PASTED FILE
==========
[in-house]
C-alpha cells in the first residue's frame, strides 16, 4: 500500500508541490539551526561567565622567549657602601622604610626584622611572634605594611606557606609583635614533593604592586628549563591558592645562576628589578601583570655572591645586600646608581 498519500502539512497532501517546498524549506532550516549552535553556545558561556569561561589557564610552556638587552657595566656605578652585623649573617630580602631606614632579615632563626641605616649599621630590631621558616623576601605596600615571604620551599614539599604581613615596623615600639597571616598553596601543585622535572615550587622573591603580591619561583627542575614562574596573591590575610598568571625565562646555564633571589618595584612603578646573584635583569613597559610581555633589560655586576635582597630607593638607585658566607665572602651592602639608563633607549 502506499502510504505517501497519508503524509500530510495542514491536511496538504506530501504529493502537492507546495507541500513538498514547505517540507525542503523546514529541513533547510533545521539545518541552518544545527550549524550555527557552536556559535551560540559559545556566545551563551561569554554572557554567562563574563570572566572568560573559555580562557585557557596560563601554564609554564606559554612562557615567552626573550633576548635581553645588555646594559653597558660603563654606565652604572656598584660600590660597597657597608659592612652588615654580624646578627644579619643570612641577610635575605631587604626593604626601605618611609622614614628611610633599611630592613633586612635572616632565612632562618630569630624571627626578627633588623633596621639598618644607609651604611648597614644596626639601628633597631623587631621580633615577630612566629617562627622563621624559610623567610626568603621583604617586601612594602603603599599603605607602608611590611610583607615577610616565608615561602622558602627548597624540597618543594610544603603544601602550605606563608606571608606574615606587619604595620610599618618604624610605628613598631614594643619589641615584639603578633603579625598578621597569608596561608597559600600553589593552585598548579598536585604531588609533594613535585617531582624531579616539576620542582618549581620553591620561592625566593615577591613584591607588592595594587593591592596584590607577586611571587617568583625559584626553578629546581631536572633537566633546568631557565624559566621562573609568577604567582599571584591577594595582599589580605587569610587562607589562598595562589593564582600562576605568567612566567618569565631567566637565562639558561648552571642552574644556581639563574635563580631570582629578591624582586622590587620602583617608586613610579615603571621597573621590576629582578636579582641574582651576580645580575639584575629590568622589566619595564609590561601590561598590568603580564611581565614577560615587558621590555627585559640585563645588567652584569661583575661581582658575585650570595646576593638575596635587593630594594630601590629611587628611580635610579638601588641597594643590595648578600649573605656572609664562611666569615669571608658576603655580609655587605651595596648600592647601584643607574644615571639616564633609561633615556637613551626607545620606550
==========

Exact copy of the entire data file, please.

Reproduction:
[in-house]
C-alpha cells in the first residue's frame, strides 16, 4: 500500500508541490539551526561567565622567549657602601622604610626584622611572634605594611606557606609583635614533593604592586628549563591558592645562576628589578601583570655572591645586600646608581 498519500502539512497532501517546498524549506532550516549552535553556545558561556569561561589557564610552556638587552657595566656605578652585623649573617630580602631606614632579615632563626641605616649599621630590631621558616623576601605596600615571604620551599614539599604581613615596623615600639597571616598553596601543585622535572615550587622573591603580591619561583627542575614562574596573591590575610598568571625565562646555564633571589618595584612603578646573584635583569613597559610581555633589560655586576635582597630607593638607585658566607665572602651592602639608563633607549 502506499502510504505517501497519508503524509500530510495542514491536511496538504506530501504529493502537492507546495507541500513538498514547505517540507525542503523546514529541513533547510533545521539545518541552518544545527550549524550555527557552536556559535551560540559559545556566545551563551561569554554572557554567562563574563570572566572568560573559555580562557585557557596560563601554564609554564606559554612562557615567552626573550633576548635581553645588555646594559653597558660603563654606565652604572656598584660600590660597597657597608659592612652588615654580624646578627644579619643570612641577610635575605631587604626593604626601605618611609622614614628611610633599611630592613633586612635572616632565612632562618630569630624571627626578627633588623633596621639598618644607609651604611648597614644596626639601628633597631623587631621580633615577630612566629617562627622563621624559610623567610626568603621583604617586601612594602603603599599603605607602608611590611610583607615577610616565608615561602622558602627548597624540597618543594610544603603544601602550605606563608606571608606574615606587619604595620610599618618604624610605628613598631614594643619589641615584639603578633603579625598578621597569608596561608597559600600553589593552585598548579598536585604531588609533594613535585617531582624531579616539576620542582618549581620553591620561592625566593615577591613584591607588592595594587593591592596584590607577586611571587617568583625559584626553578629546581631536572633537566633546568631557565624559566621562573609568577604567582599571584591577594595582599589580605587569610587562607589562598595562589593564582600562576605568567612566567618569565631567566637565562639558561648552571642552574644556581639563574635563580631570582629578591624582586622590587620602583617608586613610579615603571621597573621590576629582578636579582641574582651576580645580575639584575629590568622589566619595564609590561601590561598590568603580564611581565614577560615587558621590555627585559640585563645588567652584569661583575661581582658575585650570595646576593638575596635587593630594594630601590629611587628611580635610579638601588641597594643590595648578600649573605656572609664562611666569615669571608658576603655580609655587605651595596648600592647601584643607574644615571639616564633609561633615556637613551626607545620606550